Soldiers besieged in Mariupol call to be evacuated with civilians

Metalworks is refuge for Ukrainian troops and locals as latest Russian deadline passes

The last Ukrainian soldiers in besieged Mariupol have called on world leaders to help evacuate them and trapped civilians from the devastated city, as a top European Union official said the bloc would do everything in its power to ensure Ukraine won its war with Russia.

Fierce artillery exchanges shook eastern Ukraine on Wednesday as Russian forces attacked Ukrainian lines in the Donbas region and around the major city of Kharkiv, having failed to take the capital, Kyiv, in the first weeks of an invasion that began on February 24th.

Ukrainian officials said hopes of evacuating some 6,000 people from Mariupol were dashed due to continued Russian shelling of the ruined port city, where about 100,000 residents are still believed to be living.

About 1,000 civilians are thought to have taken refuge in the tunnels and bunkers of the vast Azovstal metalworks, which has also become the last redoubt of Ukrainian troops who on Wednesday ignored the latest in a series of Russian deadlines to surrender.


"This is our appeal to the world. It may be our last. We may have only a few days or hours left," Maj Serhiy Volyna of the Ukrainian marines said in a video messages posted from the factory turned fortress.

War ‘atrocities’

“The enemy units are dozens of times larger than ours, they have dominance in the air, in artillery, in ground troops, in equipment and in tanks,” he said, making an “appeal to world leaders” to arrange for civilians and soldiers in Azovstal to be evacuated “to a third country”.

Russia accuses Ukrainian troops in Mariupol of using civilians as hostages and “human shields” and denies striking civilian targets in a city where at least one hospital and a theatre where hundreds of people were sheltering were destroyed by bombs, and residential districts have been severely damaged.

After visiting areas outside Kyiv where Russia is also accused of killing large numbers of civilians, European Council president Charles Michel said: "These are atrocities. These are war crimes. They must be punished . . . They must pay for what they have done there, and in many other cities and other locations in Ukraine.

"I think of the people, the soldiers, but also the civilians in the Donbas, in Mariupol and in other cities who are fighting for their lives, who are fighting for the sovereignty of Ukraine. And I know very well, they are fighting for our European values, for freedom, for democratic principles," he said beside Ukrainian president Volodymyr Zelenskiy.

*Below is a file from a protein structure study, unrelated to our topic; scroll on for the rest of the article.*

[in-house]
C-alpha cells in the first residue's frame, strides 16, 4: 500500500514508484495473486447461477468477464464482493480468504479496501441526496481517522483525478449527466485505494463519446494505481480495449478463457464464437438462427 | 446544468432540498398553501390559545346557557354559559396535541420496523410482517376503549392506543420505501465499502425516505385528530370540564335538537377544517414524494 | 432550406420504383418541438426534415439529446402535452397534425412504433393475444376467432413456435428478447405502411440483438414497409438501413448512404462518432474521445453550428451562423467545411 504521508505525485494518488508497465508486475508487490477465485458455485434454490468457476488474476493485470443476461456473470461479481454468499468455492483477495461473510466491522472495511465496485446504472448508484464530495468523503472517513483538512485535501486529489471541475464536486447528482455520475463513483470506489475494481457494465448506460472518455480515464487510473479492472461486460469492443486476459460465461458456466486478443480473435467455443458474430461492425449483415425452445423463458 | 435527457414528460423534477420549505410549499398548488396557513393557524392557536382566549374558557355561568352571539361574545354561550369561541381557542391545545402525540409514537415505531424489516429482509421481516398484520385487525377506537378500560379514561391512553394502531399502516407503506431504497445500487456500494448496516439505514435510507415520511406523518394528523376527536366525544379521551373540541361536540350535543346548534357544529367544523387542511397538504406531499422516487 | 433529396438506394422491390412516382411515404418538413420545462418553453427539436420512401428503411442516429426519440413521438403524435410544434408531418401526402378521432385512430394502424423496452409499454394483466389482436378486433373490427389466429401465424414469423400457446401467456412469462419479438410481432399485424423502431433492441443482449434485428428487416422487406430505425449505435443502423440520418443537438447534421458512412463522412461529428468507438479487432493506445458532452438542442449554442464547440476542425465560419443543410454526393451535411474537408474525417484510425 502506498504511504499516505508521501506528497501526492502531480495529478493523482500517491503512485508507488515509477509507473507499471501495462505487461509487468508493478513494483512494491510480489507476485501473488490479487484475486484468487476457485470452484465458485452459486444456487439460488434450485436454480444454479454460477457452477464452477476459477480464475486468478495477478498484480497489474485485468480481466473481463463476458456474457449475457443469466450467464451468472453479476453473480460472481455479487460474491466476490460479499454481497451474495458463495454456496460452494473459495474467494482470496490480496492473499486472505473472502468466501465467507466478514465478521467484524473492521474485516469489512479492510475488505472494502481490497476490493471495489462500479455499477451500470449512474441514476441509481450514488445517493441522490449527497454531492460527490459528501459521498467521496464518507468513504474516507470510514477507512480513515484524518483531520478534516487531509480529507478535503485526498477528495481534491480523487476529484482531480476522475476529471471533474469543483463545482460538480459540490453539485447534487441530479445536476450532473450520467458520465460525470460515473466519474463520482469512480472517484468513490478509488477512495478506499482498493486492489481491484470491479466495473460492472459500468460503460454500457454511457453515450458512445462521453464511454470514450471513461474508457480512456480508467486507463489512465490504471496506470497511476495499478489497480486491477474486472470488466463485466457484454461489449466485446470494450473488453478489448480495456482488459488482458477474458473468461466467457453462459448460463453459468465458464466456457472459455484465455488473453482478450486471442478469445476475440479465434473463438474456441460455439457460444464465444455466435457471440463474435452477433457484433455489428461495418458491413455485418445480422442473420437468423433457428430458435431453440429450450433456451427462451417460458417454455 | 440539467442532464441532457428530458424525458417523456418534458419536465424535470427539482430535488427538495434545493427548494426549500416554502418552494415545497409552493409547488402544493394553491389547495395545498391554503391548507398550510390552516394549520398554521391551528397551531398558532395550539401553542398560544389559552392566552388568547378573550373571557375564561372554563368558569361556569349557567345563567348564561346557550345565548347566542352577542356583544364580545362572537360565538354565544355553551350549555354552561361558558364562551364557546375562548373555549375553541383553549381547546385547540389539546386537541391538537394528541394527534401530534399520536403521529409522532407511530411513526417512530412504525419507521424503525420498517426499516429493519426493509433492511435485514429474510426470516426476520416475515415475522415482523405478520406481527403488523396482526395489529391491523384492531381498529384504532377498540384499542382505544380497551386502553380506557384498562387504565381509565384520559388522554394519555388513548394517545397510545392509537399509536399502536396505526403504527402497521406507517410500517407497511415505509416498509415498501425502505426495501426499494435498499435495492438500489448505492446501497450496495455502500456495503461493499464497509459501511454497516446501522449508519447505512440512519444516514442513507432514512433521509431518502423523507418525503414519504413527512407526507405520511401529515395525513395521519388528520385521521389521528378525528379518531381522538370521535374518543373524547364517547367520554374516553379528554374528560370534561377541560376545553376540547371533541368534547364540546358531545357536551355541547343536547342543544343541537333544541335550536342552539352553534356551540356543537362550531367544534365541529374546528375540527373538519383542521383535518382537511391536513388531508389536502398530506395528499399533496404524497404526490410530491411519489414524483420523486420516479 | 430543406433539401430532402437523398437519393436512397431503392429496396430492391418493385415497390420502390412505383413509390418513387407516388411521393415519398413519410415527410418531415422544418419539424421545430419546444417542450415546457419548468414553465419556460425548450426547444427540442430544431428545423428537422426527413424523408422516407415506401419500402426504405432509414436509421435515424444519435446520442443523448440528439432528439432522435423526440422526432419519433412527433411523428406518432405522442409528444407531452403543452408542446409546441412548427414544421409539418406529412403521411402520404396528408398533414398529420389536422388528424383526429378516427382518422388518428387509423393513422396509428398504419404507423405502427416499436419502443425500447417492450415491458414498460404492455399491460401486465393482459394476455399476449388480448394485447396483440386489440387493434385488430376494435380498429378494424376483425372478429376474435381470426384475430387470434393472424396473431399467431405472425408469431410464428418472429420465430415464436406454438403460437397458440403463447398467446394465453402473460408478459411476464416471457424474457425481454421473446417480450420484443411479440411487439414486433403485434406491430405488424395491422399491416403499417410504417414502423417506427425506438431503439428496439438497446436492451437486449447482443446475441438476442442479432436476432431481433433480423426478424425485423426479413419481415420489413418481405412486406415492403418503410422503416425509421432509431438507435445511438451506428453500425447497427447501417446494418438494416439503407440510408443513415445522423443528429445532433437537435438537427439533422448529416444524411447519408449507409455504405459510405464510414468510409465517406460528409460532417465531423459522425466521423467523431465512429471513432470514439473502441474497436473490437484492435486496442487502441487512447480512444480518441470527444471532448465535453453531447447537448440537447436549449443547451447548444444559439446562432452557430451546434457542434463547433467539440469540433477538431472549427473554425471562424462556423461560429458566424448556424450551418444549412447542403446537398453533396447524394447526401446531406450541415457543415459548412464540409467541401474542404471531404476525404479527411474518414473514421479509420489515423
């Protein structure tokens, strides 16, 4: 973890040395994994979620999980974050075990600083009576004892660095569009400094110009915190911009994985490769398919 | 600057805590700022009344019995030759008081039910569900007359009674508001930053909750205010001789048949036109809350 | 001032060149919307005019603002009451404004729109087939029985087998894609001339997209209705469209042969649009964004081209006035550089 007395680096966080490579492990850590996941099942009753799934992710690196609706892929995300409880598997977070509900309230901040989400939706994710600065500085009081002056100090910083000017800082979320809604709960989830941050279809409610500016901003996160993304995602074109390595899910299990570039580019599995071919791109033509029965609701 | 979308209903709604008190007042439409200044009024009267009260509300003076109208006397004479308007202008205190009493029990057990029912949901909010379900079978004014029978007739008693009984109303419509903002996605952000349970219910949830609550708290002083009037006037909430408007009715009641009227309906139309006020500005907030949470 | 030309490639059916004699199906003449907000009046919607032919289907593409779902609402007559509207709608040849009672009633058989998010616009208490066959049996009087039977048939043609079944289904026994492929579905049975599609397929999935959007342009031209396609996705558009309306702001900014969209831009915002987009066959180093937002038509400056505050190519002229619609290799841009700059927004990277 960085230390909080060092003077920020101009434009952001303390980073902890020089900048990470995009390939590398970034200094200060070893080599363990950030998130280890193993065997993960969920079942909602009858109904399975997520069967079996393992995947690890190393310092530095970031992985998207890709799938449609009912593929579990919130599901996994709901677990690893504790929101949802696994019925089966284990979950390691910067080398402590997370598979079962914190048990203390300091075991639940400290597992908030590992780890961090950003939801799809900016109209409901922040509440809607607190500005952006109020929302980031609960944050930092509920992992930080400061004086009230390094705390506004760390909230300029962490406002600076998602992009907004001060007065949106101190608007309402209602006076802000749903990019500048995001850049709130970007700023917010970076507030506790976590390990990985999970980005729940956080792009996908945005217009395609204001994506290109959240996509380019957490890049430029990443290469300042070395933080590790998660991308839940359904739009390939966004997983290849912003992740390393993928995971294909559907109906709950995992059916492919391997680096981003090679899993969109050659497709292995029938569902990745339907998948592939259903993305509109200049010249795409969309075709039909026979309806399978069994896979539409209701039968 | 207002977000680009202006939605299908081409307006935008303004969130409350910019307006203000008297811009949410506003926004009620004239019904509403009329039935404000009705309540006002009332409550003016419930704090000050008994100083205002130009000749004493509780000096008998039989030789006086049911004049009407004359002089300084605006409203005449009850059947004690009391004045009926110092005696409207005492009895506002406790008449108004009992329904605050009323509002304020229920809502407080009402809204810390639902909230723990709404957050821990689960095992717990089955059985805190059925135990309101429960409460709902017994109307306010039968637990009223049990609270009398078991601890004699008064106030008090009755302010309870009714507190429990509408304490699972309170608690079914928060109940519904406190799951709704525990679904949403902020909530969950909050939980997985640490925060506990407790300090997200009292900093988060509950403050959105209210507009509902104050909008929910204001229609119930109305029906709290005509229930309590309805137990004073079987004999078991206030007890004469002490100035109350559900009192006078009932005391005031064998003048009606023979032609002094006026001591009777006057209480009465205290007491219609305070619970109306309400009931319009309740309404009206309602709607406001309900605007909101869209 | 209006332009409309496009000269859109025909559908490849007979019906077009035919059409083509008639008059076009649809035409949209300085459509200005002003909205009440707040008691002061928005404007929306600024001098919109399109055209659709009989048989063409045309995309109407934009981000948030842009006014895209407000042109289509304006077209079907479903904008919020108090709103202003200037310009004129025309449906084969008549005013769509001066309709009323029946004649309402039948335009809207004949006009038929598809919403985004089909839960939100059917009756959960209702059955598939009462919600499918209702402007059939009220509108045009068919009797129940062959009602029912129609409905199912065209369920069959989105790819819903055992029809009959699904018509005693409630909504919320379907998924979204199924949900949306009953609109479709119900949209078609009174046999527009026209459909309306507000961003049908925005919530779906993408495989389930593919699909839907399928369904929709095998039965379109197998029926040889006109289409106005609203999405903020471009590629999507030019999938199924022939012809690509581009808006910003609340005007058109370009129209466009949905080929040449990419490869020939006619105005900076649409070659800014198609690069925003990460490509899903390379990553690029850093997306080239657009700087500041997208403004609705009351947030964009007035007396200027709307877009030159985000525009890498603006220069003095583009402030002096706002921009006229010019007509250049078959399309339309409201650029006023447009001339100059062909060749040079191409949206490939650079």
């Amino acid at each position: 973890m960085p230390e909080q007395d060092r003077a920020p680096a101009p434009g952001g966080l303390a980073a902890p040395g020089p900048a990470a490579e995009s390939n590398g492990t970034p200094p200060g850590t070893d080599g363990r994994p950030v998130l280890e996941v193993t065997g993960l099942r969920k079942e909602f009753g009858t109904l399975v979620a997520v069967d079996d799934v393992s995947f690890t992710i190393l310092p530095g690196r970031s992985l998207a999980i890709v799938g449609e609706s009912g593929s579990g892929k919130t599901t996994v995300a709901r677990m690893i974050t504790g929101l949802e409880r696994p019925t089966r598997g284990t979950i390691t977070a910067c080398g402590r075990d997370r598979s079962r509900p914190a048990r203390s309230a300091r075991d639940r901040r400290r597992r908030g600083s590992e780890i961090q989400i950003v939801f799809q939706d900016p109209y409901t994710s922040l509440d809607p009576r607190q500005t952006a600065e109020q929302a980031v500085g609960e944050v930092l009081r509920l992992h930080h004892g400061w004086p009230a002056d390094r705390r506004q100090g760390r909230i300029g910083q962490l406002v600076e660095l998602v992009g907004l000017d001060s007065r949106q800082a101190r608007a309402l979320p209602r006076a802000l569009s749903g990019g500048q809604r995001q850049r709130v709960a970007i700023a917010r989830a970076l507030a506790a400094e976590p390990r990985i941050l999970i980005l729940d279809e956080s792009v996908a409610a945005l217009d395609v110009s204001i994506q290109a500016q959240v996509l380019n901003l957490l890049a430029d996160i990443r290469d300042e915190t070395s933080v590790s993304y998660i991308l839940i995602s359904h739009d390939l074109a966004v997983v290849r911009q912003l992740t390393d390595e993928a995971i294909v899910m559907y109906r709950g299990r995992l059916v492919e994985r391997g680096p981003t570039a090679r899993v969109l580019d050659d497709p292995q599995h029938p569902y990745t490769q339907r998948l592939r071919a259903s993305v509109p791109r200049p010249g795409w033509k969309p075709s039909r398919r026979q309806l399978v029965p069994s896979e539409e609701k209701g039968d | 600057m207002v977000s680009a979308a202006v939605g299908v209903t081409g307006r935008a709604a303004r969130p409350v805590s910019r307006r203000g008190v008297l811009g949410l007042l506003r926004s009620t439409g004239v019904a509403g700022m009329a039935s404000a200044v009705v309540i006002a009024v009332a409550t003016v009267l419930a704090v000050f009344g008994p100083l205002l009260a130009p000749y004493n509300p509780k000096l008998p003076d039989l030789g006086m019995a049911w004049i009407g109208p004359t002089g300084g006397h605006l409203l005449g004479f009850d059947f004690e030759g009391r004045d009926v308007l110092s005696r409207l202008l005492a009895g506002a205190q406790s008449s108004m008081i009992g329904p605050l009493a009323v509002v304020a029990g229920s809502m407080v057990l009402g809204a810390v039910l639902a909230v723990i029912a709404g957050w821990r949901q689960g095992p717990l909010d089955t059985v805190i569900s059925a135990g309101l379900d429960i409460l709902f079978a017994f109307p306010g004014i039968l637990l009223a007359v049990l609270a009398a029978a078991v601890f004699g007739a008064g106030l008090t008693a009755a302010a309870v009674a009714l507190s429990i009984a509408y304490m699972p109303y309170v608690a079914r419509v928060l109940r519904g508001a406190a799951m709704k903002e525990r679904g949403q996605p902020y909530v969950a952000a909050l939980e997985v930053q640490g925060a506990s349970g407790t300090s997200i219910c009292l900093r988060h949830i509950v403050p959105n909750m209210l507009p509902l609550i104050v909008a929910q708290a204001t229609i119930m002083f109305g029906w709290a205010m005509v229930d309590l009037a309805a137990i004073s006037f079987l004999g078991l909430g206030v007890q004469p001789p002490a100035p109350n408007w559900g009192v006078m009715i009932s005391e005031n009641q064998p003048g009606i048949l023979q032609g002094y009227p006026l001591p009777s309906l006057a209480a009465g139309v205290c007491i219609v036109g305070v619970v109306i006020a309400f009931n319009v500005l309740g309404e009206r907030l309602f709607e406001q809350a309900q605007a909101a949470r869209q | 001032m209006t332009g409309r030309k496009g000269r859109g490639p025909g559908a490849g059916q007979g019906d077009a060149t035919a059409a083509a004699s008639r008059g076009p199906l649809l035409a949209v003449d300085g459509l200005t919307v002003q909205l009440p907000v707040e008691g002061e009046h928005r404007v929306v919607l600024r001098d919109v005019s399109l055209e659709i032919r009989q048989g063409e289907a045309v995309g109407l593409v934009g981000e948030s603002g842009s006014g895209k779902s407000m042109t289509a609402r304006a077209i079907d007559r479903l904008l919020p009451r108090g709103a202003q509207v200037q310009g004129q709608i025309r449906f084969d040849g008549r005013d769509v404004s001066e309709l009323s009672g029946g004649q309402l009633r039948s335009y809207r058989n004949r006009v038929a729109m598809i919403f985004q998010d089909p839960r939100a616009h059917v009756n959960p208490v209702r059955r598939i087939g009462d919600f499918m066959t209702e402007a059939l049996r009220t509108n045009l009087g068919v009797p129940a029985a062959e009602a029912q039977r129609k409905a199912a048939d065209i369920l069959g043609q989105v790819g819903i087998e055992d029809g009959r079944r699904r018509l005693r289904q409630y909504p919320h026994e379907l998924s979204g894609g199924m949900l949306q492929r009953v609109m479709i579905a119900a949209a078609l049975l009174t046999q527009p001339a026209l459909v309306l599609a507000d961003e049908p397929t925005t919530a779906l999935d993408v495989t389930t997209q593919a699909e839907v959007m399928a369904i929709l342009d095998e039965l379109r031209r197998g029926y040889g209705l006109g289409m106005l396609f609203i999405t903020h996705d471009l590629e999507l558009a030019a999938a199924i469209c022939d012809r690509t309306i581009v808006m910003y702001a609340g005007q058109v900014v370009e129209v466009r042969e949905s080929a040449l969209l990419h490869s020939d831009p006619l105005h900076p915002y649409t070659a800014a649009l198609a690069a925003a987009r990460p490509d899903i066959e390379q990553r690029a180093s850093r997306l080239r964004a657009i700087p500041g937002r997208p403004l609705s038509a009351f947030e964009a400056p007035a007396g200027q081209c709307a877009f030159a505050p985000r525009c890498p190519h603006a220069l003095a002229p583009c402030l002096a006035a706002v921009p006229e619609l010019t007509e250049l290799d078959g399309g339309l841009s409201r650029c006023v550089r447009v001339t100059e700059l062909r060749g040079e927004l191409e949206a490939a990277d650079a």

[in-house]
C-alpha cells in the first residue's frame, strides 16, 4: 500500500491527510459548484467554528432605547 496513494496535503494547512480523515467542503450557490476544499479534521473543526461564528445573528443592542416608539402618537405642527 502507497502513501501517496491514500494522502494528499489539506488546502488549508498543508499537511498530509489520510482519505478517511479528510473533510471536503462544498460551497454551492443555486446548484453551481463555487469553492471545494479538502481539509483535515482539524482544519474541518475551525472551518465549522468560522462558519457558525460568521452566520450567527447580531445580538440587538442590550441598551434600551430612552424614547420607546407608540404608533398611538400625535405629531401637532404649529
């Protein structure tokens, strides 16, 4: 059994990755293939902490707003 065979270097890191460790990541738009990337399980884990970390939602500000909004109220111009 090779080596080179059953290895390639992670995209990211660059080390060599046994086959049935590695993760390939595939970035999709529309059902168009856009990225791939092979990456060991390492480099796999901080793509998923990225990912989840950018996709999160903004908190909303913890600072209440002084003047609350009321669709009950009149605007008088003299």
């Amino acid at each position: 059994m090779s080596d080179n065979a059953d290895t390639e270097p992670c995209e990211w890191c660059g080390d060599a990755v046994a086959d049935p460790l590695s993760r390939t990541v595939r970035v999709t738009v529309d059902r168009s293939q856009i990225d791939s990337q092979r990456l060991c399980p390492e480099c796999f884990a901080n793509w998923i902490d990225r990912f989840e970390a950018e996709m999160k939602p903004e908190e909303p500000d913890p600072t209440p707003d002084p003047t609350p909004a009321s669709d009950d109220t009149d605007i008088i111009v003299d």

Heavy weapons

“We are determined to do everything we can to support Ukraine because we want victory for Ukraine. And that is why we will use all the possible tools in our hands.”

Kyiv is pressing all its allies to send more heavy weapons urgently to help it resist Russia's onslaught in eastern Ukraine, and it is pushing EU states to impose a full embargo on Russian oil imports and impose tougher sanctions all Moscow's banks. German foreign minister Annalena Baerbock on Wednesday said the country would halve oil imports from Russia by the summer and stop altogether by the end of the year.

US president Joe Biden has said weapons and ammunition are flowing into Ukraine on a daily basis to help fight the Russian invasion.

The president was speaking at the start of a meeting with his top military chiefs as reports in the US suggest his administration is expected to announce a further $800 million package of weapons, ammunition and equipment.

This would come only a week after the last $800 million military aid initiative was announced by the US. This package included artillery systems, artillery rounds, armoured personnel carriers and unmanned coastal defence boats.

If the expected new military assistance is as large as expected, it would bring the total level of US military aid to Ukraine since Russia invaded in February to well over $3 billion.


Speaking at the meeting with his military chiefs on Tuesday, Mr Biden said Nato was more united that he had seen previously following the Russian invasion of Ukraine.

He said he was confident that Russian president Vladimir Putin had not counted on the level of unity shown by the western alliance before he ordered his troops into Ukraine.

Separately, the US is expected to target Russian companies involved in digital currency operations, as well as a network of Russian entities and individuals attempting to evade penalties as part of a new round of sanctions to be put in place by the Biden administration.

Mr Putin frames his invasion as a "special military operation" to protect Russian speakers in Donbas, to "demilitarise" and "denazify" Ukraine – which is a pro-western democracy – and to prevent it and other countries in eastern Europe joining Nato.

After Russia test-launched the Sarmat, a new nuclear-capable intercontinental missile, Mr Putin said it was “a truly unique weapon” that would “ensure Russia’s security from external threats and provide food for thought for those who . . . try to threaten our country”. – Additional reporting: Reuters

Daniel McLaughlin

Daniel McLaughlin

Daniel McLaughlin is a contributor to The Irish Times from central and eastern Europe

Martin Wall

Martin Wall

Martin Wall is the former Washington Correspondent of The Irish Times. He was previously industry correspondent